Thursday, November 1, 2018
Noisy Northerners - Flamborough, 30th & 31st Oct 2018
More promising conditions, and yes, more precious time to enjoy them. After a really enjoyable and productive few days spent (mainly) down the road at Flamborough, I kept the faith - not a difficult decision, with its (significantly) increased likelhood of providing decent passerines, much reduced disturbance in key hotspots, and friendly, supportive birding environment - adding no less than 13 minutes to my journey time door-to-bird in the process.
30th was a battle against strong northerly winds and regular deluges, but was still a pleasure; corners of South Landing were relatively sheltered and harboured plenty of migrants, including no fewer than three Siberian Chiffchaffs (with three collybita types for comparison), 30+ Goldcrests, two Yellow-browed Warblers (looking unfortunately bright, even in dull conditions....), five Mealy Redpolls (including a very pale bird - see next post), lots of Bramblings and Siskins and plenty of thrushes. Three hours from first light there passed quickly, espcecially with the very real hope of the next bird to hop into view being a heart-stopper.
Sadly it wasn't to be, and a check of the outer head - around the Lighthouse and Selwicks Bay - was more of a free car- and waterproofs-wash than a birding session, although one bird in particular was more than worth to hanging around for. A big, chunky, pale, unfortunately silent male Bullfinch put in two brief fly-bys, instantly disappearing into scrub both times, but even on limited flight views, it looked really good for P. p. pyrrhula. With no further sign and the rain getting heavier, I put it out as a probable Northern Bullfinch, and headed back to South Landing, trying to suppress annoyance at the likely prospect of it ending up as the one that got away.
Back for a final circuit, and birds continued to entertain, with a Little Auk, a Little Gull, a Great Northern Diver and two fly-by Hooded Crows from the clifftop, and there was plenty of passerines still to grill in the ravine (as well as Water Rail and Woodcock). A brief scan of the sea was soon curtailed, however, with a message from Ana, in the office at the top of the slope, about a Great Grey Shrike sat next to the feeders, a metre from the window...
Flighty but thankfully still around, the shrike landed in the trees by the car park just as Ana was describing her lucky glance out of the window, which we followed with celebratory tea and cake in the office; a challenging but productive and enjoyable day. Come the 31st, and conditions couldn't be more contrasting - deep frost on the windscreen, sunshine, brisk south westerlies - and it was a half day to roll the die and try and uncover a gem deposited in the maelstrom of yesteday's swirling downpours from the north-east.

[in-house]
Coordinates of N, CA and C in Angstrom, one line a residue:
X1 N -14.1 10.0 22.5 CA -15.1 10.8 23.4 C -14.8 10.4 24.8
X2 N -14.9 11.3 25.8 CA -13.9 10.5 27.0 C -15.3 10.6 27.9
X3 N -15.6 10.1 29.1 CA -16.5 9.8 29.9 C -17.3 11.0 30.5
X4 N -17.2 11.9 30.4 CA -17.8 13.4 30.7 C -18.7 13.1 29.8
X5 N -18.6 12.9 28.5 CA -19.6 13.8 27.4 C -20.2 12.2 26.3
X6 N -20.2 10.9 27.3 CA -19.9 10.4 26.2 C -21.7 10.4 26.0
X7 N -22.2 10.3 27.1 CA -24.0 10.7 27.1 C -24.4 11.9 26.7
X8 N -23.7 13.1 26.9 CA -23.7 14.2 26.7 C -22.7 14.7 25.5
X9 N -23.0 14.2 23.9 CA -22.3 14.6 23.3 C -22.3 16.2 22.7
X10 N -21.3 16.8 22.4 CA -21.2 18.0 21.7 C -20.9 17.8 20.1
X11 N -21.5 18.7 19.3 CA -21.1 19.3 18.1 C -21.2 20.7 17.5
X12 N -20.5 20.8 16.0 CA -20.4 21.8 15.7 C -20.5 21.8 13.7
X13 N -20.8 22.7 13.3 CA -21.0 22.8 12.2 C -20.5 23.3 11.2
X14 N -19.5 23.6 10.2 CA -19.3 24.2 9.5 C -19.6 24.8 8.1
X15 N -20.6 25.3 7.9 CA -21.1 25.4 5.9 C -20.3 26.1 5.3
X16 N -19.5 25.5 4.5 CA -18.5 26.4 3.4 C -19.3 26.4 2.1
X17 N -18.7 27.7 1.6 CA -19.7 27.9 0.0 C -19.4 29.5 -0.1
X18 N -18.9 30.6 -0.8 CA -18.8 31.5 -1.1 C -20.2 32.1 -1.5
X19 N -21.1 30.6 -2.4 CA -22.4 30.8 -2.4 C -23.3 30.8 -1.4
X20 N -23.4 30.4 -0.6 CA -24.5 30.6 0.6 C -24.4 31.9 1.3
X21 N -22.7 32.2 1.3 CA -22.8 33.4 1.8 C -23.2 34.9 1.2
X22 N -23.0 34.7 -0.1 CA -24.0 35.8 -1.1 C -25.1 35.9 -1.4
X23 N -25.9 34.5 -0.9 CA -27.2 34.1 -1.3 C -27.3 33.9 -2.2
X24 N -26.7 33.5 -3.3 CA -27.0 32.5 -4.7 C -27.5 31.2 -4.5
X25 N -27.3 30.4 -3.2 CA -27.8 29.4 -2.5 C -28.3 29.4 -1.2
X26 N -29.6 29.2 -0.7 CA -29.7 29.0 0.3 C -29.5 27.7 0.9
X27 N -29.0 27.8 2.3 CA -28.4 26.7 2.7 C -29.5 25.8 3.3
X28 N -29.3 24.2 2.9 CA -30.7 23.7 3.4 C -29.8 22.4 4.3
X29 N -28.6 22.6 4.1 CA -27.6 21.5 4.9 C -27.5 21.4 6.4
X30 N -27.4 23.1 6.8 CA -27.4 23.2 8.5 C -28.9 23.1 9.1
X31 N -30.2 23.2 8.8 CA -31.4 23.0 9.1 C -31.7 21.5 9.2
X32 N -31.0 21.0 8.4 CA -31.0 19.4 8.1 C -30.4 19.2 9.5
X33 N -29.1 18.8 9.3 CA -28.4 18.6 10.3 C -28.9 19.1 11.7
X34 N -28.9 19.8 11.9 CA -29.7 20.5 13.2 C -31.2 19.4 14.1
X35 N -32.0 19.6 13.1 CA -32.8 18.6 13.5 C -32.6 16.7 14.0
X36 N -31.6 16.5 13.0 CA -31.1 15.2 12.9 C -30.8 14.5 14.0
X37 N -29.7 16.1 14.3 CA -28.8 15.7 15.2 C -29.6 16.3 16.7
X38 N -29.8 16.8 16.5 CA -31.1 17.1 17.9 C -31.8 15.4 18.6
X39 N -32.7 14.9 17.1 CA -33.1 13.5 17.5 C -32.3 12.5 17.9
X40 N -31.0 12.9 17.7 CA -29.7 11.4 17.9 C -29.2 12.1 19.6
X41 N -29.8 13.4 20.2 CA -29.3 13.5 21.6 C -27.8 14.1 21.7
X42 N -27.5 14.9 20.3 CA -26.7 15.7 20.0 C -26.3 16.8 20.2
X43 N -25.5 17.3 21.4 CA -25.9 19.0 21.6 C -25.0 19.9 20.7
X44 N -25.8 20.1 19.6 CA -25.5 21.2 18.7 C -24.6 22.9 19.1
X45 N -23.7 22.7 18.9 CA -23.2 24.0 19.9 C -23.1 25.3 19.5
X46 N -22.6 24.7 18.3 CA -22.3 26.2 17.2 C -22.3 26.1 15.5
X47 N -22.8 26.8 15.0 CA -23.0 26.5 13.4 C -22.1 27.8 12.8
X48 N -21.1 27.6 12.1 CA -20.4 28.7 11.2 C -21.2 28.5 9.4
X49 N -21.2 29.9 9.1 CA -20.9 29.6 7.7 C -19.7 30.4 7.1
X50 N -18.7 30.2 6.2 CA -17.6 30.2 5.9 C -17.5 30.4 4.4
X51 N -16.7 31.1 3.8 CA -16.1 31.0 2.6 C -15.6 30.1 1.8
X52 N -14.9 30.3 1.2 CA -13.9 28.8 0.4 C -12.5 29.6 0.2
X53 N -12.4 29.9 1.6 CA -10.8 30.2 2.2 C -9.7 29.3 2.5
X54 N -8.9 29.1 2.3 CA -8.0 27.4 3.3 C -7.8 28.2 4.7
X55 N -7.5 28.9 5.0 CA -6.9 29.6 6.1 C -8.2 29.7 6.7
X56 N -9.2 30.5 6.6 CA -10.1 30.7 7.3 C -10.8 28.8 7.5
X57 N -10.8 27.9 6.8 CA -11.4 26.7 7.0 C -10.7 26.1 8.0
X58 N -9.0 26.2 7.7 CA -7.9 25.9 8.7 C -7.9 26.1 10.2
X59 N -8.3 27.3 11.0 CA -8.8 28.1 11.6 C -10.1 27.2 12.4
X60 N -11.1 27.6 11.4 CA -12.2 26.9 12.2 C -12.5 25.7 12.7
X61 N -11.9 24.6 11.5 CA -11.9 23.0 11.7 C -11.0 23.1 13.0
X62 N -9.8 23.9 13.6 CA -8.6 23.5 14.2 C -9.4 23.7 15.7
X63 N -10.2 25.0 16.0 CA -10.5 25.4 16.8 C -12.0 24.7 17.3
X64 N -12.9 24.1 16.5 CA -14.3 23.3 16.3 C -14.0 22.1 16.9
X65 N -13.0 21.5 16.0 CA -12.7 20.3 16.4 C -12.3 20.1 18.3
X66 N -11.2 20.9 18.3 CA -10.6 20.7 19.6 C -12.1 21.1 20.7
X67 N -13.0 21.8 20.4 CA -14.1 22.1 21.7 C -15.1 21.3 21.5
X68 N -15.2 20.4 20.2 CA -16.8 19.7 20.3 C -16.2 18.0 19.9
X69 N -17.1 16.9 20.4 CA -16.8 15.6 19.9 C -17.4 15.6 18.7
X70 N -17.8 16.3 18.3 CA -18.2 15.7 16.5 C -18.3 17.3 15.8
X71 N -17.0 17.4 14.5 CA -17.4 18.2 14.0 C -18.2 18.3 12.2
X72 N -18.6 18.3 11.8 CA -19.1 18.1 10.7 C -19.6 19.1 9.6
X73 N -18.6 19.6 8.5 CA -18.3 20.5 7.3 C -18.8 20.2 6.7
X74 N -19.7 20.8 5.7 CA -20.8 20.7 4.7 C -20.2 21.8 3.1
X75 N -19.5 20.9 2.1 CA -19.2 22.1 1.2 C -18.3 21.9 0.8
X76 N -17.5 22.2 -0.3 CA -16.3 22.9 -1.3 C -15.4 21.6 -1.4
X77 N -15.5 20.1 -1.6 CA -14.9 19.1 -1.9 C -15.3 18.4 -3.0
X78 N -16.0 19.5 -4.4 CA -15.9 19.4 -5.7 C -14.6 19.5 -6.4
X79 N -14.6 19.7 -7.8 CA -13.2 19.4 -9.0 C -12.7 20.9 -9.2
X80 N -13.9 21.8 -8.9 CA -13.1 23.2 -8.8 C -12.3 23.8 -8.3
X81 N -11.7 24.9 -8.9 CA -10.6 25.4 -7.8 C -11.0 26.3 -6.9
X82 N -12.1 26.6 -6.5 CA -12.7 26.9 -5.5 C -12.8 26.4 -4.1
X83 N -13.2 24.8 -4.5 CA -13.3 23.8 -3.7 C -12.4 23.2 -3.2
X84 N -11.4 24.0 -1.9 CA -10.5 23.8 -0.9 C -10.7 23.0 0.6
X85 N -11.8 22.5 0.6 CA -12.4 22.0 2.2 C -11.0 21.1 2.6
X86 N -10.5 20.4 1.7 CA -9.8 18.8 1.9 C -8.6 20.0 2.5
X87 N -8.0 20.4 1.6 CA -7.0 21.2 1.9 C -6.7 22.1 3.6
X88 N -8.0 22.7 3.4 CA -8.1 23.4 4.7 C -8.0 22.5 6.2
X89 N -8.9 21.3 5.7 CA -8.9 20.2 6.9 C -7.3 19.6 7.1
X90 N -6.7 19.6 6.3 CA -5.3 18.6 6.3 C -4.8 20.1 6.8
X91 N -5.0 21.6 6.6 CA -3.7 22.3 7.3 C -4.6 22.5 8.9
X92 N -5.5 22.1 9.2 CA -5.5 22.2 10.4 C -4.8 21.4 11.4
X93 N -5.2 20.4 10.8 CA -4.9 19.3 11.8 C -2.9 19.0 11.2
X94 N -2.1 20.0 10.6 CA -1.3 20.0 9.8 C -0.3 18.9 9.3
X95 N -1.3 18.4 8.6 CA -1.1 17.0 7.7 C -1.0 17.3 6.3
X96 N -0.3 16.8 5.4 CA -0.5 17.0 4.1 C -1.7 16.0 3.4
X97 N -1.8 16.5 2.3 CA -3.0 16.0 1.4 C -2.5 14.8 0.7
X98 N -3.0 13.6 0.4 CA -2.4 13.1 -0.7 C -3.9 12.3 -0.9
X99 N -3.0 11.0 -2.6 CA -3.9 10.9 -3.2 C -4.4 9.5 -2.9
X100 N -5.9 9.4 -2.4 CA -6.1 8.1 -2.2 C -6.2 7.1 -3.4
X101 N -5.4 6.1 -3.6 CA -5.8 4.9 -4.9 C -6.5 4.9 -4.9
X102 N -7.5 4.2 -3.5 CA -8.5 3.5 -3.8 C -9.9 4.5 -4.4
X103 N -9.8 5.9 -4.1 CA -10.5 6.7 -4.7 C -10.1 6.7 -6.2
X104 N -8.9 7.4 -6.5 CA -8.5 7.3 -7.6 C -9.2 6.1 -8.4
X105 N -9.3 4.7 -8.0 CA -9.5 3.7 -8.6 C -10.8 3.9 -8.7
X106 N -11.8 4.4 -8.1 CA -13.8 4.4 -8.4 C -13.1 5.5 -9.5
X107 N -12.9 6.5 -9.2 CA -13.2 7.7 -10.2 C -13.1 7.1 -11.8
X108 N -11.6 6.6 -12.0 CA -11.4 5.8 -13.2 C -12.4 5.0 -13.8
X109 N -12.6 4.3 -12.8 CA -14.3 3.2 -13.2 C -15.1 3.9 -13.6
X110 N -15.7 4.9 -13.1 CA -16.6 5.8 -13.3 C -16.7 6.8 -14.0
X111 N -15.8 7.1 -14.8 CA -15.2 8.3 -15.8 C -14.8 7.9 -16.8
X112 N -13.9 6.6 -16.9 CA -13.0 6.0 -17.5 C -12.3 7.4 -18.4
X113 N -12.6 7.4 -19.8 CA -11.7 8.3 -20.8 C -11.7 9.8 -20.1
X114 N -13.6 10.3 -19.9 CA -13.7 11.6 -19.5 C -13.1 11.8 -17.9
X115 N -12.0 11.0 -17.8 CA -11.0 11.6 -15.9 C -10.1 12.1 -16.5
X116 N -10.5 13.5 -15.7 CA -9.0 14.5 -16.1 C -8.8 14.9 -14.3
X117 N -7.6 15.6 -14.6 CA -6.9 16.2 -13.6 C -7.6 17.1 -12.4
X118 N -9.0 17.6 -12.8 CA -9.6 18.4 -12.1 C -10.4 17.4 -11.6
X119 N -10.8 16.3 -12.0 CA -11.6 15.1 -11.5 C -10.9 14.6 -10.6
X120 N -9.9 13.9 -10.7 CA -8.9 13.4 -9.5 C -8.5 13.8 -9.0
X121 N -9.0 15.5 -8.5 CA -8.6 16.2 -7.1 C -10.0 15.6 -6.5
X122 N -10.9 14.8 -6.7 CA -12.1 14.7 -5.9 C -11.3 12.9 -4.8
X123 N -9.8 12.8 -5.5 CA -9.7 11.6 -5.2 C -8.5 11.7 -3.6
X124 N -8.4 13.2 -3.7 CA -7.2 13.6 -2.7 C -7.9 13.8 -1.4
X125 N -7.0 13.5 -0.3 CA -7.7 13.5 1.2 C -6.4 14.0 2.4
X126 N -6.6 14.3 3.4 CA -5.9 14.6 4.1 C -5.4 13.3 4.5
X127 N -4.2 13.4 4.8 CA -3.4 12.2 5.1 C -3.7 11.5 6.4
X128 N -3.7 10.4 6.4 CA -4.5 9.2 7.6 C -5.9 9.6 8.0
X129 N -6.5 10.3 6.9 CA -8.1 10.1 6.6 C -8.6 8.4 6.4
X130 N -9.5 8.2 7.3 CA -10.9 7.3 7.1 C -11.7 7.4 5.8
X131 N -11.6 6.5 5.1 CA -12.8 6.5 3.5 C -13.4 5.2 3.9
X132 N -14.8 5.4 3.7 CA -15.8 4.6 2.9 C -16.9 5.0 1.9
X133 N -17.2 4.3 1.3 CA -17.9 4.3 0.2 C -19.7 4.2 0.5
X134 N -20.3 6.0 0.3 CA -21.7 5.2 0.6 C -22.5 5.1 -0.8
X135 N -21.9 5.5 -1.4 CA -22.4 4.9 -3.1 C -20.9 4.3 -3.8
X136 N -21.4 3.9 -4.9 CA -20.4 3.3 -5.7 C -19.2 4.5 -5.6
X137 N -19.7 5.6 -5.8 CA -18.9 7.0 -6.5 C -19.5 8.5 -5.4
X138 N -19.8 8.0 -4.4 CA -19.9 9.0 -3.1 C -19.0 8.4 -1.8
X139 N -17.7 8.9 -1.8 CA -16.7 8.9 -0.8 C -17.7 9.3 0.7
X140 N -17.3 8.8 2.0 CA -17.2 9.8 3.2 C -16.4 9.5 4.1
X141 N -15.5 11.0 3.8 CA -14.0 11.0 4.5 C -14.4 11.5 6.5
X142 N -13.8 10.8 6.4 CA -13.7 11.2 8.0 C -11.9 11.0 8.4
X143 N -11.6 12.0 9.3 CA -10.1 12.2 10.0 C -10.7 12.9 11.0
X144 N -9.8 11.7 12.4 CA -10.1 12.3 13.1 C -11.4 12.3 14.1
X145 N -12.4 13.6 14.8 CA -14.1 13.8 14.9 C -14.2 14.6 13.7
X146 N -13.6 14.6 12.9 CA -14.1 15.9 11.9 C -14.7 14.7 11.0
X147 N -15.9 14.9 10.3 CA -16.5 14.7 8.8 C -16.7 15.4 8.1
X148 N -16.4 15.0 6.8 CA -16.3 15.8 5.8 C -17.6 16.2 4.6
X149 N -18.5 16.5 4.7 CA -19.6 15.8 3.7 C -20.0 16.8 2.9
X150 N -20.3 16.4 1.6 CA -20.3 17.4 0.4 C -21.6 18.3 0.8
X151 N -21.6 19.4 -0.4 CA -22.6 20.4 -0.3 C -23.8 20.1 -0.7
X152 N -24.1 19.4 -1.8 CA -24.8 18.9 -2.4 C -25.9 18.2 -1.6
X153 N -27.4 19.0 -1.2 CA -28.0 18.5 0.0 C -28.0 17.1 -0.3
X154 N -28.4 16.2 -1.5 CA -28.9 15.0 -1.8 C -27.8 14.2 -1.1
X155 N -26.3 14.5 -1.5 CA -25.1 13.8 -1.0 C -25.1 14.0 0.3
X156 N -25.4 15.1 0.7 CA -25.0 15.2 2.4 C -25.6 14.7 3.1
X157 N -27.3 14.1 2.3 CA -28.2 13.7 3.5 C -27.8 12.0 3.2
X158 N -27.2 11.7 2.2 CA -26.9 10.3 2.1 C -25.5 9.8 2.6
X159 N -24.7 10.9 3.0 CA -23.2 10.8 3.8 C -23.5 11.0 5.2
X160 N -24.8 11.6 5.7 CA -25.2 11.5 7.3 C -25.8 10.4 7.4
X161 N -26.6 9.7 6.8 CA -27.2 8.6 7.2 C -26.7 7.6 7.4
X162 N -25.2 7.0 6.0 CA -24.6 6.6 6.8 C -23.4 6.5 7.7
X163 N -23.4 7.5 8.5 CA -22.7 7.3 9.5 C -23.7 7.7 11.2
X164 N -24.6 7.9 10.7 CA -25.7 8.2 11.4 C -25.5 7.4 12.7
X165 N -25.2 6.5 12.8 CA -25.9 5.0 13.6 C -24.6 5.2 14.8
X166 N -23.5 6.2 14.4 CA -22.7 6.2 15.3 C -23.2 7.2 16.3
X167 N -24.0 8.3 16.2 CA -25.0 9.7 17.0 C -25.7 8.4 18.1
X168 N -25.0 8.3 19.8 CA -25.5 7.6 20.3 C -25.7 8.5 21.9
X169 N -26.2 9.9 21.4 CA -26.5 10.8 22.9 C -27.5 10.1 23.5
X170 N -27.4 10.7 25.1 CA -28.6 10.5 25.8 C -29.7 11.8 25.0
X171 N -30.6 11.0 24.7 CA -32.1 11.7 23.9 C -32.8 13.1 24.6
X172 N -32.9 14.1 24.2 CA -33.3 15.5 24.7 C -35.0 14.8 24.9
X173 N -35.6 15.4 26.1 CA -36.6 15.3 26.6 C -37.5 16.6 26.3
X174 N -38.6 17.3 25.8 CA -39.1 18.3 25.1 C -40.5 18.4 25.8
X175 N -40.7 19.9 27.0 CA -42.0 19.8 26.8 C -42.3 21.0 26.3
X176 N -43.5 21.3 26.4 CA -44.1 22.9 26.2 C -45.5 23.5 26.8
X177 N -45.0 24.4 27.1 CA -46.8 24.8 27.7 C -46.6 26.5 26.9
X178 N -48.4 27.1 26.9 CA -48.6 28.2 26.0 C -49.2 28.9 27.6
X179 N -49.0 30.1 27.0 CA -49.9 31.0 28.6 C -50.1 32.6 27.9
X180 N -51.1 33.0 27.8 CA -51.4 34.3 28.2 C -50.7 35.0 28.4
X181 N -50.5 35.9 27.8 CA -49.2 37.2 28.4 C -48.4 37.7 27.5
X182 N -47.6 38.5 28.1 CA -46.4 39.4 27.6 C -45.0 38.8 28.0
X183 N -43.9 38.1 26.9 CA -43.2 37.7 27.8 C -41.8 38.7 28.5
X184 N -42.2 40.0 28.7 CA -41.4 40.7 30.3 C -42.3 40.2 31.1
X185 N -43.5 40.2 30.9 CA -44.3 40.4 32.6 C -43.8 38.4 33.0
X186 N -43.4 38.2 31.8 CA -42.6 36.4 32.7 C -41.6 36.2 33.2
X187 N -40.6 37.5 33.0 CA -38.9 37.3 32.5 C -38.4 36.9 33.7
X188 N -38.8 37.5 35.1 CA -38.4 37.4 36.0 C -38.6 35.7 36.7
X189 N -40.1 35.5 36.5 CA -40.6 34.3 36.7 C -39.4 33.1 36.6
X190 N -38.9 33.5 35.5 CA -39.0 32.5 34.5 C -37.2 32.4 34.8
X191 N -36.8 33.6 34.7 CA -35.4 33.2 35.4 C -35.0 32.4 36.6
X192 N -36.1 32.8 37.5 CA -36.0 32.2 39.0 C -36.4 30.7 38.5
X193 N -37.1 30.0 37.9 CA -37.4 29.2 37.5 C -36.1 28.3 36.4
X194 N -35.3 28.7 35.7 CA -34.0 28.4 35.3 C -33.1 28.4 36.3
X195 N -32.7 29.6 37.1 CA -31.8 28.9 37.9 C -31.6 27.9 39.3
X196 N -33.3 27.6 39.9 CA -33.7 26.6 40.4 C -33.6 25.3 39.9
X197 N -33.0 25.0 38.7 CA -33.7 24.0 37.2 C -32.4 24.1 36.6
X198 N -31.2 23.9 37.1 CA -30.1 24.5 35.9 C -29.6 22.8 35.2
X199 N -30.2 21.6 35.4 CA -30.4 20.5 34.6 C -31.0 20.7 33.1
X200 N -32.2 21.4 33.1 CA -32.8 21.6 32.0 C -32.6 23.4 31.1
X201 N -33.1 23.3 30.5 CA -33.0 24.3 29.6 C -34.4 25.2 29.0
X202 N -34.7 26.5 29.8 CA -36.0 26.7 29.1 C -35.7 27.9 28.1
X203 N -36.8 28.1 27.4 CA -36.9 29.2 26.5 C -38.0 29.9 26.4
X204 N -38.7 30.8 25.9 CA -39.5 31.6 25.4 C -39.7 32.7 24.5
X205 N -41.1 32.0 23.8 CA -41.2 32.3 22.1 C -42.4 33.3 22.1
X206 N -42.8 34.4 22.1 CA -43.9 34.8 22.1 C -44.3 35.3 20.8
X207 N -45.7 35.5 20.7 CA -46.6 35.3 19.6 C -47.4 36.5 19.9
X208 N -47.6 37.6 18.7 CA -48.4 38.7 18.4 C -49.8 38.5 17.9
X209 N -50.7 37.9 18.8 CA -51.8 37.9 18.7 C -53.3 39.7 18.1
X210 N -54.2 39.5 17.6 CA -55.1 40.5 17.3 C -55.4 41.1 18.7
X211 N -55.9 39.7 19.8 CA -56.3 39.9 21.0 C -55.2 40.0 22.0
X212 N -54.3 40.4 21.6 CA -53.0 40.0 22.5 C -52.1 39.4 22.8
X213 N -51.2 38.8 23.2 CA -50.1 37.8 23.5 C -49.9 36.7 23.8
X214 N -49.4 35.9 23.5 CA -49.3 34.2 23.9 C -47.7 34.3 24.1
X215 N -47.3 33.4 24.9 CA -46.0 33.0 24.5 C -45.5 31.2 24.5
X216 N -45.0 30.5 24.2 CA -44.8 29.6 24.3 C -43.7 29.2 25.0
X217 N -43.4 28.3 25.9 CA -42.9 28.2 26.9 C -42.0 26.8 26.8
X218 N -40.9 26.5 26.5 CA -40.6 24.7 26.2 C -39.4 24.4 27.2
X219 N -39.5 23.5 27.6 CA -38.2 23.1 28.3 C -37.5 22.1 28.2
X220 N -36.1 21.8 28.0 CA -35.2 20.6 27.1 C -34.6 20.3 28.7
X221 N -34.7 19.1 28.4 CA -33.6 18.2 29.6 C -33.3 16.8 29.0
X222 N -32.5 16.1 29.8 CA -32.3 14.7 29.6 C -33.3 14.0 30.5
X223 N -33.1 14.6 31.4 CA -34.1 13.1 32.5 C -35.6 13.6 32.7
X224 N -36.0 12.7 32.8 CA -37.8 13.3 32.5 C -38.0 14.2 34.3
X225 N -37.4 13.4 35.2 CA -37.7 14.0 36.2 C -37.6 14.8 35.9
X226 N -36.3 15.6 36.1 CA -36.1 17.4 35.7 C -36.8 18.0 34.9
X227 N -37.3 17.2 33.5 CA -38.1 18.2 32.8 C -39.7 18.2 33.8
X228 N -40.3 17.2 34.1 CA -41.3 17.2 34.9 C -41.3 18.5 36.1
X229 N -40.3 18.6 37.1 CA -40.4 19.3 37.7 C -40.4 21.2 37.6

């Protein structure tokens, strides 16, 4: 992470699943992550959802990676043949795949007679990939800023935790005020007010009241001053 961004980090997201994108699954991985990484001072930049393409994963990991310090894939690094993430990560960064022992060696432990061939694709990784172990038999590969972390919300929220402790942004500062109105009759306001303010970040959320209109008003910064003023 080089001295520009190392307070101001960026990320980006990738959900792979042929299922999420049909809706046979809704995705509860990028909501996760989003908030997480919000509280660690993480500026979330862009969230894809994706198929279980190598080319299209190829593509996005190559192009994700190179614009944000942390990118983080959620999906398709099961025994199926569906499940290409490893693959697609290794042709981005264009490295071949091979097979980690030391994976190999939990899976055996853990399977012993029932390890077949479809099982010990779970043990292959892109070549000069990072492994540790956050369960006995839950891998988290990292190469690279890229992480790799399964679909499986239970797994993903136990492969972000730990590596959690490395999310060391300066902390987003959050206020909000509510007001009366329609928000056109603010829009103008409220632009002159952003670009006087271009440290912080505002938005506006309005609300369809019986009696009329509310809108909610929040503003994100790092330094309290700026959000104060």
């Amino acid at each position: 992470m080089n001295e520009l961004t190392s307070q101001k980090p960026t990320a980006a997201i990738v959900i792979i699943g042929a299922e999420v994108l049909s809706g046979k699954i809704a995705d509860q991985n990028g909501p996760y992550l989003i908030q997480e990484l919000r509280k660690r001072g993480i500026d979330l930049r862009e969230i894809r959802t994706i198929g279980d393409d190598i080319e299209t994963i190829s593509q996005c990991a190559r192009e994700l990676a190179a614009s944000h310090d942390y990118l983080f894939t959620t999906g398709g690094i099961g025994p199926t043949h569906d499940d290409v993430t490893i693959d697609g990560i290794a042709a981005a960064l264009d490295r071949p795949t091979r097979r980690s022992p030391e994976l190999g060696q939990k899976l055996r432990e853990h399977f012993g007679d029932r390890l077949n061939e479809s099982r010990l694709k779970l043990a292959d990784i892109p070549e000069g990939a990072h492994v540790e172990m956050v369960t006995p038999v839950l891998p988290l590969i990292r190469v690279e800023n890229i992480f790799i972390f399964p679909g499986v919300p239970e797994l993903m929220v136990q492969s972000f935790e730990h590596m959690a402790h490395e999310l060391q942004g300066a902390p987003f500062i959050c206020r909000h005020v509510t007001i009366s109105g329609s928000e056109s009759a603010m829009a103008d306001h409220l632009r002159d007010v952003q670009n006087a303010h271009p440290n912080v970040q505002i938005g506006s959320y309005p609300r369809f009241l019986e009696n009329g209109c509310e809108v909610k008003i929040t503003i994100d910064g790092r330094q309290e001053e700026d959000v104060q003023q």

One of the first birds I saw upon arriving on the outer head, flying west from the bay (scene of yesterday's frustration) with a couple of Chaffinches, was a beast of a male Bullfinch.... it had to be the same bird, and off it seemingly buggered. But before I'd had time to swear with any conviction, Phil appeared, with the news that it'd (diagnostically) trumpeted loud and clear as it did so - instantly turning frustration into vindication. Better still, the bird returned to its favoured spot, trumpeting sweetly on several further occasions, and even allowing a few hastily-snatched record shots (which won't win any awards, but give a good impression of the bird's distinctive appearance).
Looking at the annual trends, Northern Bullfinch is actually a genuinely rare bird, with on average only a handful of reports (not all confirmed) each year; most of those, as might be expected, come from the Northern Isles or (to a significantly lesser extent) the east coast, with late October and early November a peak period. So, while not quite a Rubythroat, somewhat more of a reward than one might initially give credit for.
With Waxwings arriving at the lighthouse and plenty of migration overhead (especially Skylarks and Fieldfares), the morning ebbed away pleasantly and responsibilities beckoned, but not after reflecting on several days characterised by a wonderful variety of migrants from the North and East. On terra firma, plenty of specialist treats including the aforementioned Bullfinch, Great Grey Shrike, Hawfinch, multiple Siberian Chiffchaffs and Hooded Crows, Coues's Arctic Redpolls and Waxwings, and commoner (but no less valued) incomers such as big numbers of Bramblings, Siskins, thrushes, and multiple Mealy Redpolls; at sea, numerous Little Auks and Pom Skuas and were augmented by rewards such as Black Guillemot, multiple Scaup, Long-tailed Ducks, Black-throated Divers, Red-necked Grebes and lots of other action over the waves. All within twenty minutes of the house... not such a bad place to be after all.
Posted by Mark James Pearson at 22:16